To be the granddaughter of a Southern Baptist preacher is to own a library of Bibles.
For some reason, from my towering stack of Holy Scriptures, the one that I’ve stuck with reading is my NIV Teen Study Bible. Never mind the fact that I’m now 30 years old. Or that the first 33 chapters of Genesis detached themselves like the empty bit of a spaceship when it exits earth’s atmosphere, or that more than a few pages may be anointed with chai tea. I still love it. Perhaps a little too ardently.
Full disclosure: I haven’t always loved this Bible—or any Bible for that matter. Reading Scripture was boring and far too difficult to understand. But then I heard a preacher quote Proverbs 25:2, “It is the glory of God to conceal a matter, but the glory of kings to search out a matter.”
Wait. God intentionally hides things? For me to find? Mind blown.
That simple revelation has whisked me away on many biblical adventures, and now I write Bible studies as part of my job—a privilege preteen me could’ve never imagined. When the editors of In Touch Magazine asked me to give a tour of my study process, I leapt at the opportunity. So, if you’re interested in joining a royal search party, keep reading.
Remember: mystery is a divine invitation to intimacy. And the good news is you don’t have to be a theologian to RSVP. Just take your cue from Albert Einstein, who said, “I have no special talent. I am only passionately curious.”
With that thought in mind, grab your Bible and settle somewhere comfy—let’s explore a passage together.
1. Getting Started
Before I ever read anything, I exhale one simple prayer: Holy Spirit, show me something new. Doing so aligns my expectations with His nature as the Spirit of Truth, who glorifies Jesus by guiding disciples in revelation (John 16:13-14). Knowing I’m paired with a trustworthy Teacher frees me to wonder honestly, shedding the pressure to resolve every incongruity into a neat Sunday school lesson.
2. Open Your Bible
Flip with me to page 1,397—or John 13 if you’re not using the NIV Teen Study Bible—and let’s explore the beloved disciple’s account of the Last Supper.
After praying, read John 13:1-17.
For those us who grew up in church, this is a well-worn passage, so it can be difficult to find anything fresh since we’ve “heard it all before.” That’s why I allow myself to get distracted by my emotions. The Bible is an ancient, foreign document full of booby traps worthy of Indiana Jones, so don’t brush aside any confusion or offense that bubbles up within you—investigate it. You never know where it may lead.
The first line I trip over is verse 8: “No,” said Peter, “you shall never wash my feet.” To me, his stringent refusal seems a disproportionately harsh response to Jesus. Sure, getting your dirty feet washed by your half-dressed mentor would throw anyone off, but come on, Peter. Everybody else seemed to handle it fine.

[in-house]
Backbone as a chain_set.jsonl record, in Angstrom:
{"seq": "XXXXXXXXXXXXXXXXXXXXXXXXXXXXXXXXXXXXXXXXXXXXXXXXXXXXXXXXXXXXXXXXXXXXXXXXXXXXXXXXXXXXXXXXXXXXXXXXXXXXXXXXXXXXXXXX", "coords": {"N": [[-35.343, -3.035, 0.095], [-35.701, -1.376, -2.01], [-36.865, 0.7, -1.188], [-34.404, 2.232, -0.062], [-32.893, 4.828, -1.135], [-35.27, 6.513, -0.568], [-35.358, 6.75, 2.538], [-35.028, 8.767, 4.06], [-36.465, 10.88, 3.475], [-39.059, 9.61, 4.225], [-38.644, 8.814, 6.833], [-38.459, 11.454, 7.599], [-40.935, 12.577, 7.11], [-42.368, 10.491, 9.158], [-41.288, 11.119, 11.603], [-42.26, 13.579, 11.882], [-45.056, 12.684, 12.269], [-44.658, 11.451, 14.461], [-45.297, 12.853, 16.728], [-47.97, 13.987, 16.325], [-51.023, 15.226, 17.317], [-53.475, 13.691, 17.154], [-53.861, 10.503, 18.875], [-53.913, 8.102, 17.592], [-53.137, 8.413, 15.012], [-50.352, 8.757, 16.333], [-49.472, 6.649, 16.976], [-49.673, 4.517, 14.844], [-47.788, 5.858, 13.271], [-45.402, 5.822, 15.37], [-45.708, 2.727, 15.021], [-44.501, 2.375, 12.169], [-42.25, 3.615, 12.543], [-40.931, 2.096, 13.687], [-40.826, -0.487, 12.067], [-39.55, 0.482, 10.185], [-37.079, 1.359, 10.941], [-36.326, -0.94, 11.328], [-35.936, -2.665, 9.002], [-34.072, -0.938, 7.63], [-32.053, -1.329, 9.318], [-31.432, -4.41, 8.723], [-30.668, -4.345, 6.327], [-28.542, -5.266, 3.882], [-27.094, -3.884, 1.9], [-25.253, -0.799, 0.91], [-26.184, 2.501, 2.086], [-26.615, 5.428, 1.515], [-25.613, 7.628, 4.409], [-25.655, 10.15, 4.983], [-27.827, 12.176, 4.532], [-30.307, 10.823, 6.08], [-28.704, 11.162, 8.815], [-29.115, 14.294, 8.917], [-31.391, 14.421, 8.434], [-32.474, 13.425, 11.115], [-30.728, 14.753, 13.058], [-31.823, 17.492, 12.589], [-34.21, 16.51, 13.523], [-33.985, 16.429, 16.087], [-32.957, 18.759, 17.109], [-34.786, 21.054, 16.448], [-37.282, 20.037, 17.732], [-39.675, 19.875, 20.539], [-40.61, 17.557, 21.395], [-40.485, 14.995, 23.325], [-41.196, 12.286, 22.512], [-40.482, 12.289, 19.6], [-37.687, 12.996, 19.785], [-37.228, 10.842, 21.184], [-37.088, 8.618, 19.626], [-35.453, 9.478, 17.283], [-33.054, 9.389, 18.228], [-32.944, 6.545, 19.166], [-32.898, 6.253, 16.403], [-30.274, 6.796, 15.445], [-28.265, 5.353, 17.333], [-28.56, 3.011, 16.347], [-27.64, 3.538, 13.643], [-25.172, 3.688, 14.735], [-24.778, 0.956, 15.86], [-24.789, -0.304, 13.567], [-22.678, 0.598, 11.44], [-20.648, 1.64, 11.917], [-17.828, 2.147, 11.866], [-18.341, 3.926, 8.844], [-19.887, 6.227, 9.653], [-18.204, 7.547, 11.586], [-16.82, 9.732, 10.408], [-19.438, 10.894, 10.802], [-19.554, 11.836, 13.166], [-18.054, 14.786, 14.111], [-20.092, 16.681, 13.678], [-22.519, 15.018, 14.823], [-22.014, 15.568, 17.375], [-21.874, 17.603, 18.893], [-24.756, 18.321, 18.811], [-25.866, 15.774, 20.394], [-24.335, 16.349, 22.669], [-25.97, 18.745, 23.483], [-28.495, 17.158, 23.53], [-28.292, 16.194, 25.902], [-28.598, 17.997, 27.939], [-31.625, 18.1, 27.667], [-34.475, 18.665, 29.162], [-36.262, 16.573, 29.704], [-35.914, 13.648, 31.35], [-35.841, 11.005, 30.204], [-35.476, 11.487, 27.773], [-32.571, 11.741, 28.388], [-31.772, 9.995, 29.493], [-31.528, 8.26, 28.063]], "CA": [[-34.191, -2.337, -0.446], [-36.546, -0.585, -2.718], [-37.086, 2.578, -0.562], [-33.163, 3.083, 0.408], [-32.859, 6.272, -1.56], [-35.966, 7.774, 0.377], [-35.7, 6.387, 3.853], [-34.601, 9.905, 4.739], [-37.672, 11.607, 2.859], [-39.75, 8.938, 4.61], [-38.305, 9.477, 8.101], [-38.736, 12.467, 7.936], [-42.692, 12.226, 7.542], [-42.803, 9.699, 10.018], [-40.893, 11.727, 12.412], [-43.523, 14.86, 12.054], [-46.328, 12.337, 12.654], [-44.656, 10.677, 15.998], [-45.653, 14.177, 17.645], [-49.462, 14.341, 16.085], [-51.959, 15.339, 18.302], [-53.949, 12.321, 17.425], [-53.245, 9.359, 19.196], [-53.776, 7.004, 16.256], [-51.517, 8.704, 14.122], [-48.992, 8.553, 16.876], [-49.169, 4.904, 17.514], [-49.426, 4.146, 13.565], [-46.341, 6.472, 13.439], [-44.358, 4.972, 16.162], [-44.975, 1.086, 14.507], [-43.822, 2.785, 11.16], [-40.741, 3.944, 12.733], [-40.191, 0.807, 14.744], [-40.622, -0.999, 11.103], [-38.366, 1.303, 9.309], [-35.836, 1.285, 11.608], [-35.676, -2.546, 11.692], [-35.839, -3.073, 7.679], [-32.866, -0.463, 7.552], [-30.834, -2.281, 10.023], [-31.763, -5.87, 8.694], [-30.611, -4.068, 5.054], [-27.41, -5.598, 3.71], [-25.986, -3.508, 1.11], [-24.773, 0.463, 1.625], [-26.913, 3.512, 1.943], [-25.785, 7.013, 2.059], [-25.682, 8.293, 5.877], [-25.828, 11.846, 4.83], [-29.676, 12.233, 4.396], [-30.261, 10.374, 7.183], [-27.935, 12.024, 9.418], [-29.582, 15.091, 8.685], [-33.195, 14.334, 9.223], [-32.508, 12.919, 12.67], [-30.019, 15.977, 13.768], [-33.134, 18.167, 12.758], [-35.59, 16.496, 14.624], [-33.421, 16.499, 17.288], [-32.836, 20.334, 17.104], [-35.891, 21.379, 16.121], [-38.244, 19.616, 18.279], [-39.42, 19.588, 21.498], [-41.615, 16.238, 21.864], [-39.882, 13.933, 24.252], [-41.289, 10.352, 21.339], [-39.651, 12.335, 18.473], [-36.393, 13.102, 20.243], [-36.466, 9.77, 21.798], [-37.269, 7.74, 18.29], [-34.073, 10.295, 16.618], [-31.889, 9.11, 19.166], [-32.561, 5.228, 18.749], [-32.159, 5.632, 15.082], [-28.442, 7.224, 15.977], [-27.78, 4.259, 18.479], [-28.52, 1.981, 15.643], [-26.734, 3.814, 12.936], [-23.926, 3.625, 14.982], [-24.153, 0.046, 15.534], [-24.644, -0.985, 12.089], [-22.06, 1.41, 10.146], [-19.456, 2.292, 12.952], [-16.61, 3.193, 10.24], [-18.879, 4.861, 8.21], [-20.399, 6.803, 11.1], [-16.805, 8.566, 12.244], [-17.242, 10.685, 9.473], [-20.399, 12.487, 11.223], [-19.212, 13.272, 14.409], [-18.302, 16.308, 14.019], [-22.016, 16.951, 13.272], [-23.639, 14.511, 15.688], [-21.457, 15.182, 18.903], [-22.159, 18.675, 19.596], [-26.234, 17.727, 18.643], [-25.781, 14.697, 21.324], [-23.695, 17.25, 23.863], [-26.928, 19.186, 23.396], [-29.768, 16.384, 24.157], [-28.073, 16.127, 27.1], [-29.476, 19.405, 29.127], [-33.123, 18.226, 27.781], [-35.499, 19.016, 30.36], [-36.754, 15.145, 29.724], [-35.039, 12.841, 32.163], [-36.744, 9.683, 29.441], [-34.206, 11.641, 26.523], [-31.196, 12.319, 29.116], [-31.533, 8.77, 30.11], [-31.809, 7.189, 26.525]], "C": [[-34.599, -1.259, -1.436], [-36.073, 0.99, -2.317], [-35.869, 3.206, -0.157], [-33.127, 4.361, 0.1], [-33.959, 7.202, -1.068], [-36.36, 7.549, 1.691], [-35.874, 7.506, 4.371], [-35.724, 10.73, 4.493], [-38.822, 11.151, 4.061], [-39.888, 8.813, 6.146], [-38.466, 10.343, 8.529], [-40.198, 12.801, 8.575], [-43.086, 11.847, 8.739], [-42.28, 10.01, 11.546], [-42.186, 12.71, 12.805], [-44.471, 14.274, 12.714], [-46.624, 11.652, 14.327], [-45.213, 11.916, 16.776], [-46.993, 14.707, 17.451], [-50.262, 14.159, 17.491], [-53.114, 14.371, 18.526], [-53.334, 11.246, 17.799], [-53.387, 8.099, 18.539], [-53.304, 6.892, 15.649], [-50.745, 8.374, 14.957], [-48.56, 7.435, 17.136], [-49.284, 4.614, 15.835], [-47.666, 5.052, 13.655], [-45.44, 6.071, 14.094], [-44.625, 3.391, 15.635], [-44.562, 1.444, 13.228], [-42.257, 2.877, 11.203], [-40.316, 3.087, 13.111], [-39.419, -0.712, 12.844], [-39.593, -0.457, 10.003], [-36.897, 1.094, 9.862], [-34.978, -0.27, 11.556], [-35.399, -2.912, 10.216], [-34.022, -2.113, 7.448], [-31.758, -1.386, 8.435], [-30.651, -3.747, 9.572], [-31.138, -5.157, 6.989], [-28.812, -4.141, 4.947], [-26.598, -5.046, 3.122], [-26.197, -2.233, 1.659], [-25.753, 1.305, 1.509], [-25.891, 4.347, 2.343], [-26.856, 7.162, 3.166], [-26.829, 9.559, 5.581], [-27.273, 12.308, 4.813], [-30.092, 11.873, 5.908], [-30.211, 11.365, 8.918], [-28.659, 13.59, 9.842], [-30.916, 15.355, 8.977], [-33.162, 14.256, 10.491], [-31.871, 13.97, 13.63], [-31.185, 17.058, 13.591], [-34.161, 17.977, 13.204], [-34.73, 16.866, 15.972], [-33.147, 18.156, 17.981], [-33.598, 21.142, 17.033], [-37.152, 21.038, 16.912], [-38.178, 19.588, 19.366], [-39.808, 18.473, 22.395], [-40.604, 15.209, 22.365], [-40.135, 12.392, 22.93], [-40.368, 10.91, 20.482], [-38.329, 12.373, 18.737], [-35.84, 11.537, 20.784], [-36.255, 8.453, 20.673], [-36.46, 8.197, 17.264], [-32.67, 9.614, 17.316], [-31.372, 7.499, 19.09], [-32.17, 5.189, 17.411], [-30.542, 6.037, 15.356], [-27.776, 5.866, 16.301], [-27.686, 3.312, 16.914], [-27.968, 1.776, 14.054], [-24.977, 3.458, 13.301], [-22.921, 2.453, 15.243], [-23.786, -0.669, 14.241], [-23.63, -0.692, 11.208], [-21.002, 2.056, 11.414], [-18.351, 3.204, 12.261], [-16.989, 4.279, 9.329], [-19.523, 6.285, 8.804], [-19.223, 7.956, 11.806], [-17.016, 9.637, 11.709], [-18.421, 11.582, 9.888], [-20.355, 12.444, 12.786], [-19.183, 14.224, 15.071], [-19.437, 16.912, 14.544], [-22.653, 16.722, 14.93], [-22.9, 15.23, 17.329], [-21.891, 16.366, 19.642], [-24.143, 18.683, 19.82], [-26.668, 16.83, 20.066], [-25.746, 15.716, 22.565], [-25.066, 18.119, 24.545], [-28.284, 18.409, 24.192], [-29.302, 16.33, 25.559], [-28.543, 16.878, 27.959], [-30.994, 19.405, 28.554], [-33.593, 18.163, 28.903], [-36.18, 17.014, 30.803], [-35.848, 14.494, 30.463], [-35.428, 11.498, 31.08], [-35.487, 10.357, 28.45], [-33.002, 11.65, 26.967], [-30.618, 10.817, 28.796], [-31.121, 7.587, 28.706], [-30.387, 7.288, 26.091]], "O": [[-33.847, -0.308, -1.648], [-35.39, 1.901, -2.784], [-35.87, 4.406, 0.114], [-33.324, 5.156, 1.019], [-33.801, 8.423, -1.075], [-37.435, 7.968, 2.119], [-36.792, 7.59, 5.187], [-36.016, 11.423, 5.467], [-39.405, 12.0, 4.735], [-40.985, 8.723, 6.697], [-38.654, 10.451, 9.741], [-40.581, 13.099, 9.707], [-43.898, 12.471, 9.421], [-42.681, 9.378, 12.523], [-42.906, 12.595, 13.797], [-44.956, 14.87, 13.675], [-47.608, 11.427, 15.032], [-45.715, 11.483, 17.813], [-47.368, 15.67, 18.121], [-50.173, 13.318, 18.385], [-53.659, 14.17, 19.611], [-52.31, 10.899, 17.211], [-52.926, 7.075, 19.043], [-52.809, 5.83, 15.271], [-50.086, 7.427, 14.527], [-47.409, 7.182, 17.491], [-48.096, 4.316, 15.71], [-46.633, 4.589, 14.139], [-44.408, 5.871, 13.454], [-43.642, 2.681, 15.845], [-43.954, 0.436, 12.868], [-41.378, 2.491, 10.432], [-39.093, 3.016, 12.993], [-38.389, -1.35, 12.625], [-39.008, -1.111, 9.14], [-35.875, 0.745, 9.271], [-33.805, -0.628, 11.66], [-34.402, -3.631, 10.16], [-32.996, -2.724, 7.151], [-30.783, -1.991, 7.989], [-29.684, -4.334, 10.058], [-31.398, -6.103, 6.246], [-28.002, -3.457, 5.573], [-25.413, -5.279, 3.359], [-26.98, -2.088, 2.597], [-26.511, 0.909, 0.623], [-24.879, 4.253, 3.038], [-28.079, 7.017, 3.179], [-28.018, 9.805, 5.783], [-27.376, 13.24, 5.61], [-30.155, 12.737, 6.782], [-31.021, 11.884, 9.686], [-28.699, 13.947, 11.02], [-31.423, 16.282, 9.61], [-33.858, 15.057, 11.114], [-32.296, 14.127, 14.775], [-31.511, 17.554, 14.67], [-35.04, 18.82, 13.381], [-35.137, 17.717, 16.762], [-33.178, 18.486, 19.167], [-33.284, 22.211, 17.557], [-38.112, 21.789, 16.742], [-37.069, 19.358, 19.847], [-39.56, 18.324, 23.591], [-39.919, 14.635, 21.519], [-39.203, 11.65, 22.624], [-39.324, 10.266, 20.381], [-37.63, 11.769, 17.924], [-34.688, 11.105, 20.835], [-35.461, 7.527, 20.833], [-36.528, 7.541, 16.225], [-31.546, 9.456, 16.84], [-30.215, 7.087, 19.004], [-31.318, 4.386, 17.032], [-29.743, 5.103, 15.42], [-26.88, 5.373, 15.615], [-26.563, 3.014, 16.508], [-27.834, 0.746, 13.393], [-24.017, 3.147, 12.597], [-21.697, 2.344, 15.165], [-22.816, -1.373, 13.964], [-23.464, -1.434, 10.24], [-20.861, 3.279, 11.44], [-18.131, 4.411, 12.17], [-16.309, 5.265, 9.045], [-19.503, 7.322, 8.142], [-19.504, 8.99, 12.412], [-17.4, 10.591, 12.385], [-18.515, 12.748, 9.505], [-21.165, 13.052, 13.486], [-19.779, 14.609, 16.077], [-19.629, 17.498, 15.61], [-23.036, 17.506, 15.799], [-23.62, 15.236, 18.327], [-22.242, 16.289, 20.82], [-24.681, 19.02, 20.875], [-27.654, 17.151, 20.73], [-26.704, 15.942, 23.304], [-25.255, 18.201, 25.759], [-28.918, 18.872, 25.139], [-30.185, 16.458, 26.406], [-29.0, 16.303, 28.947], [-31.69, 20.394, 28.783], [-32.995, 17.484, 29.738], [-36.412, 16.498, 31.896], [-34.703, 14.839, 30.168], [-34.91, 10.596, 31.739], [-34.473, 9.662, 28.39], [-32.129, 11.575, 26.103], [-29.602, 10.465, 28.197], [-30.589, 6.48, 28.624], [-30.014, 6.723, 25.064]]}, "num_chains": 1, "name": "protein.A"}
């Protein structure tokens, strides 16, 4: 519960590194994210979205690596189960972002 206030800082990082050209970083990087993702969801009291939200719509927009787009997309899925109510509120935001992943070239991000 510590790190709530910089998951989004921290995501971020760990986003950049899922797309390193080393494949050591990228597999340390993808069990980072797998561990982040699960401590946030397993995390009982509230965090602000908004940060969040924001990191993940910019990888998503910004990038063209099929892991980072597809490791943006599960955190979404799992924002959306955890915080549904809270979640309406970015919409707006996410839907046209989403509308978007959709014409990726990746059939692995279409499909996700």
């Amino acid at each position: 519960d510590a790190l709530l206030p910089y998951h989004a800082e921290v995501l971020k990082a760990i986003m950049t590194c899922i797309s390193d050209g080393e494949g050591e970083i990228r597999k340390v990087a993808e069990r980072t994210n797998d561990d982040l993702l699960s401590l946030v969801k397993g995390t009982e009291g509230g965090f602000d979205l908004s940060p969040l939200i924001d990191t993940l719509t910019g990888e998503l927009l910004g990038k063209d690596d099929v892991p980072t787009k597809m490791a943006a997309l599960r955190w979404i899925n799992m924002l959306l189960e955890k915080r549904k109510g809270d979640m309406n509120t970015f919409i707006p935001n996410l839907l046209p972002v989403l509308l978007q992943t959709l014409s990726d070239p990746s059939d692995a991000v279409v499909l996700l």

This apparent incongruity is enough to send me to Blueletterbible.org in search of commentaries on this passage.
In his notes on John 13, David Guzik points me in the direction of verse 2, an unassuming line that states, “the evening meal was in progress.” According to Guzik, it was customary for the lowest servant in the household to wash guests’ feet—a fact that most pastors love to highlight as the central lesson of the passage: Jesus humbled Himself to serve, and we should do likewise. A very good point—but there’s more to the story.
Guzik also mentions that this foot washing always took place before the meal was served. Yet for some reason, that didn’t happen here. Jesus washed their feet at some point during or after the meal (John 13:2-4). Intriguing—could that have something to do with Peter’s obvious discomfort?
Before we look closer at that detail, there’s another important discovery lurking in Guzik’s commentary. Like me, you probably assumed that the disciples were all seated upright in chairs arranged around a long rectangular table—something like da Vinci’s famous mural The Last Supper, right? Wrong. According to Guzik, it’s highly likely that this meal took place around a triclinium, a special U-shaped table that was low to the ground and required partakers to recline on their sides with their upper bodies positioned near the table for eating. Unlike da Vinci’s depiction, everyone in this scene is actually laying down.
4. Enter the Scene
I reimagine this scene with these new tidbits—lounging disciples with overripe feet—and I squirm with the same vulnerability that must’ve prompted Peter’s harsh words in verse 8. It’s uncomfortable, but it’s a good sign. Identifying with the humanity of biblical characters positions us to meet with God. And that’s where transformation takes place—not in the exposition but in the encounter.
Putting myself in their sandals allows me to see what they’re seeing: Jesus getting up close and personal with the dirtiest, most shameful part of me. Suddenly I understand Peter. If it had been me, I would’ve jumped up and insisted on rinsing my own feet first. But that’s the whole point: “Jesus answered, ‘Unless I wash you, you have no part with me’” (John 13:8 emphasis added). It’s not about cleanliness or even humble service. It’s about connection. And connection can’t be forged without allowing another person to come face-to-foot with the shame you should have already cleaned up by now.
Sometimes you must persevere through odors and awkwardness to find the glory hidden in familiar passages like this one. As you indulge your curiosity elsewhere in the Bible, remember to ask as many questions of the text as you can (don’t be afraid if they don’t have answers!), venture outside Scripture to look at commentaries and concordances (Blueletterbible.org is your friend), and keep a close eye on your emotions as you read. But above all else, trust the Holy Spirit. He won’t lead you astray.